Lost in Translation has taken a look at Quantum Leap before, reviewing a fan-made episode, “A Leap to Die For“. The original series, created by Donald P. Bellisario, ran for five seasons and starred Scott Bakula as Dr. Sam Beckett and Dean Stockwell as Adm. Al Calavicci. The driving aspect of the series was Sam Leaping from life to life, putting right what once went wrong, with Al at his side as a hologram only Sam could see and hear. Sam could travel in time, without control, within his own lifetime.

The original Quantum Leap was an anthology series at heart, with Sam Leaping into the central character of the story. The advantage of an anthology series is that a number of different types of stories can be told – drama, comedy, action, even a mix. Time travel is the vehicle Quantum Leap used to get Sam and Al to the story of the episode, while also providing regular characters for the audience to follow each week. Over the course of the series, more elements got added. An “evil Leaper” appeared in a few episodes, someone being sent in time in a rival project. However, when the series ended, Sam never returned home.

Quantum Leap has its fans, with more following the series in second run syndication and on DVD and streaming. Naturally, if something is popular, it gets adapted, and Quantum Leap isn’t immune. NBC is currently airing a new Quantum Leap and, as of this writing, is up to episode 4. The show isn’t a remake, though. It’s a continuation of the original series. Dr. Ben Song, played by Raymond Lee, and his fiancée Addison Augustine, played by Caitlin Bassett, are part of the reborn Quantum Leap project, with Addison selected to go back in time. However, Ben gets a call and heads to the project, where he Leaps.

When Ben arrives on July 13, 1985, he has no idea of who he is or why he’s there. His memory is Swiss-cheesed. He only help is Addison as a hologram that only Ben can see and hear. Much like Sam and Al in the original series, Ben and Addison have to set right what once went wrong and hope that the next Leap will be the Leap home. Also like Sam and Al, the two have a close connection, an engaged couple instead of close friends.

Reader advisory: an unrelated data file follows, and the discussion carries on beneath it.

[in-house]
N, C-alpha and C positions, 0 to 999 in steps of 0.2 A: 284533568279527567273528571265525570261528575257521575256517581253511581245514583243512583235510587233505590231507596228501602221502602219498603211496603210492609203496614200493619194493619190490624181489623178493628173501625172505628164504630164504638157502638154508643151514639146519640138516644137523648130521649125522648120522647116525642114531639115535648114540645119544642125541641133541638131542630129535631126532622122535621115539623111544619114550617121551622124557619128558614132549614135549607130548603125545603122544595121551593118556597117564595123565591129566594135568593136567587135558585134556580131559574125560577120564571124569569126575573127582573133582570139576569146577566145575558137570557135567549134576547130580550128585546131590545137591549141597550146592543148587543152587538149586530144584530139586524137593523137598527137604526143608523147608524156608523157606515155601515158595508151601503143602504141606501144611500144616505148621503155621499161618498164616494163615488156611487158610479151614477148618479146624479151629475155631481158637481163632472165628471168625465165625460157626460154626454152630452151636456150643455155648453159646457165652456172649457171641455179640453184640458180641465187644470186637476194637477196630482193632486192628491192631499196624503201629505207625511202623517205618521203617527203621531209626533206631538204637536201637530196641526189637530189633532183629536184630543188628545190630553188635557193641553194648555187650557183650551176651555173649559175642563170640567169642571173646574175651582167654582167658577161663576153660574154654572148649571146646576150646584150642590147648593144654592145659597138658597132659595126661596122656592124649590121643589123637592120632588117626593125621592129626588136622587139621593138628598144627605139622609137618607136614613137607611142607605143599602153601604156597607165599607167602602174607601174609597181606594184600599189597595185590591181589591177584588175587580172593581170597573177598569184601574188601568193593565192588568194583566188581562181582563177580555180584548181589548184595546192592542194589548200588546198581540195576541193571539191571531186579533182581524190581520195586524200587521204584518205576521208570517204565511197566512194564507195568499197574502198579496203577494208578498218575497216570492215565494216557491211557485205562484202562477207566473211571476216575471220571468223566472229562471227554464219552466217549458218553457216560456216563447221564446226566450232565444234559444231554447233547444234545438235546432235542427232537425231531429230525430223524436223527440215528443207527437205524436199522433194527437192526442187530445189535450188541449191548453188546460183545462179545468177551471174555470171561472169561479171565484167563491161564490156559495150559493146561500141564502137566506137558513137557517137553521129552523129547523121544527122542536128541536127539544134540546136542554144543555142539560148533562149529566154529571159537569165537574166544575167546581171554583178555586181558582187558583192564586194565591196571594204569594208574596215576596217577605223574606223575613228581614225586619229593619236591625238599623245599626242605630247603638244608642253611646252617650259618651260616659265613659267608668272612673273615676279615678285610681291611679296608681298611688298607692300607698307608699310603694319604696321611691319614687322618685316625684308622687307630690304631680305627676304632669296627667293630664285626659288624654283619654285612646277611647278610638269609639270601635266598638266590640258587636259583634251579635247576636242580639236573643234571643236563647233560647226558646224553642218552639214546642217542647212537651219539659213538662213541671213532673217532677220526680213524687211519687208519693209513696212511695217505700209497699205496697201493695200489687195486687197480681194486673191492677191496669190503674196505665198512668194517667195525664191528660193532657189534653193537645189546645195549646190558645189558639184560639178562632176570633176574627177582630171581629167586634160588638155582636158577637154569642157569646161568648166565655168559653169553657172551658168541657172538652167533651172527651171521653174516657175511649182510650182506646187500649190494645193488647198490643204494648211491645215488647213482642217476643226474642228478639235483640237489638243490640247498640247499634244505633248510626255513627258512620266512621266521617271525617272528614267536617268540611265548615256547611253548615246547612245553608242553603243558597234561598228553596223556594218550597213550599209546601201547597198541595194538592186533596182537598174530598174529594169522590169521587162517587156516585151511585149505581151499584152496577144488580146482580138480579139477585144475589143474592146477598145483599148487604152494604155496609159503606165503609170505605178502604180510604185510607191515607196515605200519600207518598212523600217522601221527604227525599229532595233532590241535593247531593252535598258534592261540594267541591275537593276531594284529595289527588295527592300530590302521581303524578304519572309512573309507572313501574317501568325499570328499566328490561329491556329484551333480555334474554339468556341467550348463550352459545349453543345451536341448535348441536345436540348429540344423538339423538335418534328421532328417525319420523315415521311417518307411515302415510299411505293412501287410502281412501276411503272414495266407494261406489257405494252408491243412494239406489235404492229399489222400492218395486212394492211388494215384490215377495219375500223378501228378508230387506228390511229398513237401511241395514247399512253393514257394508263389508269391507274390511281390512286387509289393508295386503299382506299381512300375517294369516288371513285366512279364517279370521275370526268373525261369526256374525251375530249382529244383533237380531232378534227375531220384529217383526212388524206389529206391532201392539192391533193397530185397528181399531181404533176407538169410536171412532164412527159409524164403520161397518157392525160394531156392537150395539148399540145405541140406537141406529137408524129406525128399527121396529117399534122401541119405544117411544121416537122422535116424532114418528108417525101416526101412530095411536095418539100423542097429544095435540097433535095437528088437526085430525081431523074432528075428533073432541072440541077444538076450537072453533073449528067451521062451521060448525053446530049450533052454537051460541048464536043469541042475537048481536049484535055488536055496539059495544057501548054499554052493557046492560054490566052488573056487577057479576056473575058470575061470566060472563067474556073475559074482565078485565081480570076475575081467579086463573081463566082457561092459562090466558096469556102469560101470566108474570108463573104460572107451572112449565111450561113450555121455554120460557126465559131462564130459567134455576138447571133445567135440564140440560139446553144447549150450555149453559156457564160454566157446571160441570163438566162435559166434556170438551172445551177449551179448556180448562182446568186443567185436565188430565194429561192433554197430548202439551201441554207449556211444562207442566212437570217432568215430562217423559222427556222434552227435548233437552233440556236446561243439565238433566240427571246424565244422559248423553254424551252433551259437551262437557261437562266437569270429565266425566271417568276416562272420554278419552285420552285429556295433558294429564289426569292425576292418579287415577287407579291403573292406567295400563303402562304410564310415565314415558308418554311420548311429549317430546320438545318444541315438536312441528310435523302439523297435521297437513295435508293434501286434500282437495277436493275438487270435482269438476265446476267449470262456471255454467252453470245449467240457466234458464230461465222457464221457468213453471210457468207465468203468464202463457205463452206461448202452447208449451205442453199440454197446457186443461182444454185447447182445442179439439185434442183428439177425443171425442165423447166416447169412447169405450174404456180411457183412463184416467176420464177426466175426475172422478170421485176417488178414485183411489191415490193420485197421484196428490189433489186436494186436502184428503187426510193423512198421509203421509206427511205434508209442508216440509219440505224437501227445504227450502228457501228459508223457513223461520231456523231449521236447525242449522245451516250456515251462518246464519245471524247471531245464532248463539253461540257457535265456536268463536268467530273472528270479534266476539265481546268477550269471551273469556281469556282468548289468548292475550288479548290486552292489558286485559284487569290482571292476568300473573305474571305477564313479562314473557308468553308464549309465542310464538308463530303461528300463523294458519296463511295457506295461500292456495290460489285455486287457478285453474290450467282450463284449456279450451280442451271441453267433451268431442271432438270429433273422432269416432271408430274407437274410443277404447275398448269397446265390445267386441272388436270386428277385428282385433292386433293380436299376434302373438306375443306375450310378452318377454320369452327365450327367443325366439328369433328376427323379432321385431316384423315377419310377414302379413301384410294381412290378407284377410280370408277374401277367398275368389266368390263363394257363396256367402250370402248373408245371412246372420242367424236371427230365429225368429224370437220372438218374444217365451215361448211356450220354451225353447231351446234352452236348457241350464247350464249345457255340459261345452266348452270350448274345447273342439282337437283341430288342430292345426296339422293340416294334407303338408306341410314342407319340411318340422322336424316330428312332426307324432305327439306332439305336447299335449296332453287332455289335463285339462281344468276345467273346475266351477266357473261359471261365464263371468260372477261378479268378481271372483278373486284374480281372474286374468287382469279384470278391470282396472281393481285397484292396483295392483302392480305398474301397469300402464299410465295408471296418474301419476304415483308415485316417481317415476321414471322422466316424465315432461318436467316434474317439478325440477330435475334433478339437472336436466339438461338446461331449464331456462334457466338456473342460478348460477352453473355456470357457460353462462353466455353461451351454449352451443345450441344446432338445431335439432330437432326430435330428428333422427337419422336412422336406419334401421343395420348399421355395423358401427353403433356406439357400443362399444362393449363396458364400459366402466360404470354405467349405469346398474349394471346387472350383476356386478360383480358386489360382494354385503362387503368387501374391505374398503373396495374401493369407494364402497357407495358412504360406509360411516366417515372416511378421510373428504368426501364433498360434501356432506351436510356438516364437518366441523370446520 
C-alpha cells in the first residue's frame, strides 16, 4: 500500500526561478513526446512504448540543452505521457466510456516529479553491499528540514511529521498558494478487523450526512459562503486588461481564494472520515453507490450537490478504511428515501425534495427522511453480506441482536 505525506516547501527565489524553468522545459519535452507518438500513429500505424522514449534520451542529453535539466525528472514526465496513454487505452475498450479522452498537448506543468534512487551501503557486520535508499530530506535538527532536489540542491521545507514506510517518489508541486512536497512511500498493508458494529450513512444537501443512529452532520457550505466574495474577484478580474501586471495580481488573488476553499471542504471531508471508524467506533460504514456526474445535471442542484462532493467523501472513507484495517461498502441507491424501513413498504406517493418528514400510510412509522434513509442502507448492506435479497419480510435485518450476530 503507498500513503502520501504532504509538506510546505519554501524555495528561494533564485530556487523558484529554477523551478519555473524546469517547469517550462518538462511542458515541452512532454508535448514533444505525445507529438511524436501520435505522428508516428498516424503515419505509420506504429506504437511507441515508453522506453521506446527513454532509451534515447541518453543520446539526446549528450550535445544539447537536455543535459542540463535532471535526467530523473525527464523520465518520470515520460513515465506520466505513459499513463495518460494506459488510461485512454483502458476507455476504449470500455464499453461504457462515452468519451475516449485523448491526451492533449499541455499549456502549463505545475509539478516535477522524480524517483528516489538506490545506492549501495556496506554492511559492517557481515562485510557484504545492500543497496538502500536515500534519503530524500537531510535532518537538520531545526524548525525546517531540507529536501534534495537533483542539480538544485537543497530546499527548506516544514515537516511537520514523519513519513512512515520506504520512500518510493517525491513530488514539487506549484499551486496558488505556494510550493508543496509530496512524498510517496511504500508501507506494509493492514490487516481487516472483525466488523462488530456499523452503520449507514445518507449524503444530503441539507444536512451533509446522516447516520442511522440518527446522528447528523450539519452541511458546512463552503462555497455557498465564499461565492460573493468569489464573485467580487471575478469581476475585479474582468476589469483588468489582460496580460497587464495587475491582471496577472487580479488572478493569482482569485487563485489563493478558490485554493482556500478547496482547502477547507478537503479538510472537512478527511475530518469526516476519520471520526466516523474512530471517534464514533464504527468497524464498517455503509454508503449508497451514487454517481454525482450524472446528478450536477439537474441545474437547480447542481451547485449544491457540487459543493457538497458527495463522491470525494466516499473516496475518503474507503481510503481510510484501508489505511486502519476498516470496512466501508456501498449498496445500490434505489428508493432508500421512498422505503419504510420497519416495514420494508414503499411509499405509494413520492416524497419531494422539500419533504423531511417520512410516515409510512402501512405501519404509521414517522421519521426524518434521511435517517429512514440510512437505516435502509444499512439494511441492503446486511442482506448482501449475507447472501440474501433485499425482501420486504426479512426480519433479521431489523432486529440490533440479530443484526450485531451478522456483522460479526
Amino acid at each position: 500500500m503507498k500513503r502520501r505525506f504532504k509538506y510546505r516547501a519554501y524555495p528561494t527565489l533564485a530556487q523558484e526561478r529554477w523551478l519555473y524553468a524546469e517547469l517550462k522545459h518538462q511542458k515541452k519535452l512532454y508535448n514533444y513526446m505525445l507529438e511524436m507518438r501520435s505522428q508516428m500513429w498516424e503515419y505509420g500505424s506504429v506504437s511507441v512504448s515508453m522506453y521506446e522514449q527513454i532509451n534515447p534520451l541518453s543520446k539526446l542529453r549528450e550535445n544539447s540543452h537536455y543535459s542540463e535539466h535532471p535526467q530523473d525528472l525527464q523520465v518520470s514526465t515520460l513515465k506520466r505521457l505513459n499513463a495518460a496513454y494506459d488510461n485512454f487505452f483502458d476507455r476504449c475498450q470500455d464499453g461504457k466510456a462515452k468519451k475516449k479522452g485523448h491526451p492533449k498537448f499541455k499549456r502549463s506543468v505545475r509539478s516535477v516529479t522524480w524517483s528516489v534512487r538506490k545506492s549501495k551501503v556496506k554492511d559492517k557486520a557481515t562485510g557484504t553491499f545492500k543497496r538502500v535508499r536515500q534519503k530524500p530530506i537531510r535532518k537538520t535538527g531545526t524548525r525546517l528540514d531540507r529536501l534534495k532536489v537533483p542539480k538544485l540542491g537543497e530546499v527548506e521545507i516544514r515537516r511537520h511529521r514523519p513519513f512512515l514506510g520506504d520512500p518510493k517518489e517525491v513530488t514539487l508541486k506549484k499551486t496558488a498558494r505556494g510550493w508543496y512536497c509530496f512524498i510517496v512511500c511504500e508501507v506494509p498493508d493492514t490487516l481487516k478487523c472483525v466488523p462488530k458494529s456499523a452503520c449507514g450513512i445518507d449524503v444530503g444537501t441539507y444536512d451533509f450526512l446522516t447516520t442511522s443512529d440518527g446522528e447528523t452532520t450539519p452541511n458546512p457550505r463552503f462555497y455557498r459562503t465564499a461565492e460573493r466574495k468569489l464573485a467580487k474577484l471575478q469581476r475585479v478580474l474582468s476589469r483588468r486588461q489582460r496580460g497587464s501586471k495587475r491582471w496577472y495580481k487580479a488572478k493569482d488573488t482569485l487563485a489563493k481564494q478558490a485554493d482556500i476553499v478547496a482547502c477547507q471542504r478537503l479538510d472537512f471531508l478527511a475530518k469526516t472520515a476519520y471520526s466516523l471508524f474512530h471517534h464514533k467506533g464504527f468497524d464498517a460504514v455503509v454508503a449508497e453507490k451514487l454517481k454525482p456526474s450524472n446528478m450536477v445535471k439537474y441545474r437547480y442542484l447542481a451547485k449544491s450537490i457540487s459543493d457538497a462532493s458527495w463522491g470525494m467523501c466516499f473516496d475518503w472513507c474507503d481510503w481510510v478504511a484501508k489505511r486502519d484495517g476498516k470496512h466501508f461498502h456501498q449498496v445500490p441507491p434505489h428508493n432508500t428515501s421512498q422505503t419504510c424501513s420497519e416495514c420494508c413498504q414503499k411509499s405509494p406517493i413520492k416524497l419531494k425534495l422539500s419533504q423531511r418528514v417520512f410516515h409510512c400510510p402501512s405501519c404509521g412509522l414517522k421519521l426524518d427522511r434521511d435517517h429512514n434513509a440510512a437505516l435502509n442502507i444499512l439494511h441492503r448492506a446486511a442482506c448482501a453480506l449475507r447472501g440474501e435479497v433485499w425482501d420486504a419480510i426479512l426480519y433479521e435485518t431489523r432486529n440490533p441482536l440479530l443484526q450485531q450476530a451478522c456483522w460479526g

However, there is a problem back at the project. The original Ziggy has been brought back online, interfering with the code created by Ian Wright (Mason Alexander Park), the head of programming and senior computer guru of the project. It’s enough to get Magic (Ernie Hudson), the head of the project and Jenn Chou (Nanrisa Lee), head of security, suspicious. The investigation leads to Ben working with an outsider, adding the new code himself. While having Ben regain his memory would greatly help the project, having him remember why he Leapt might cause more issues.

Things start getting stranger when Ben Leaps back to the Seventies, before he was born. Sam was limited to his own lifetime, with four exceptions. Two of the exceptions, he was still in his birth year. In “The Leap Back”, he had swapped places with Al, allowing a Leap to 1945. The furthest back Sam Leapt was 1862, in “The Leap Between the States”, where Sam wound up in the body of an ancestor. Ben Leaping further back than he should is even remarked on by the other characters, adding to the mystery of why Ben Leaped in the first place.

It is too early to properly analyse the new series. It’s only four episodes in, and there are more episodes to go in this season alone. So far, though, the new series is settling in to plumb ideas from the original and still be its own work. There’s more attention to the project team this time around. Instead of just having names like Gooshie and Tina, mentioned by Al, the project team gets its own focus. It took a couple of episodes for the balance to be figured out, but it is there now.

The new Quantum Leap is a mix of episodic and continuing, and some details that appear to be just part of an episode may return later. The new series also slips in characters whose lives Sam has changed, allowing the audience to catch up on where they are afterwards. There is potential in the new Quantum Leap. Time will tell if it can live up to it, but, so far, it has.


This article was originally published at THE REMAKE ZONE.

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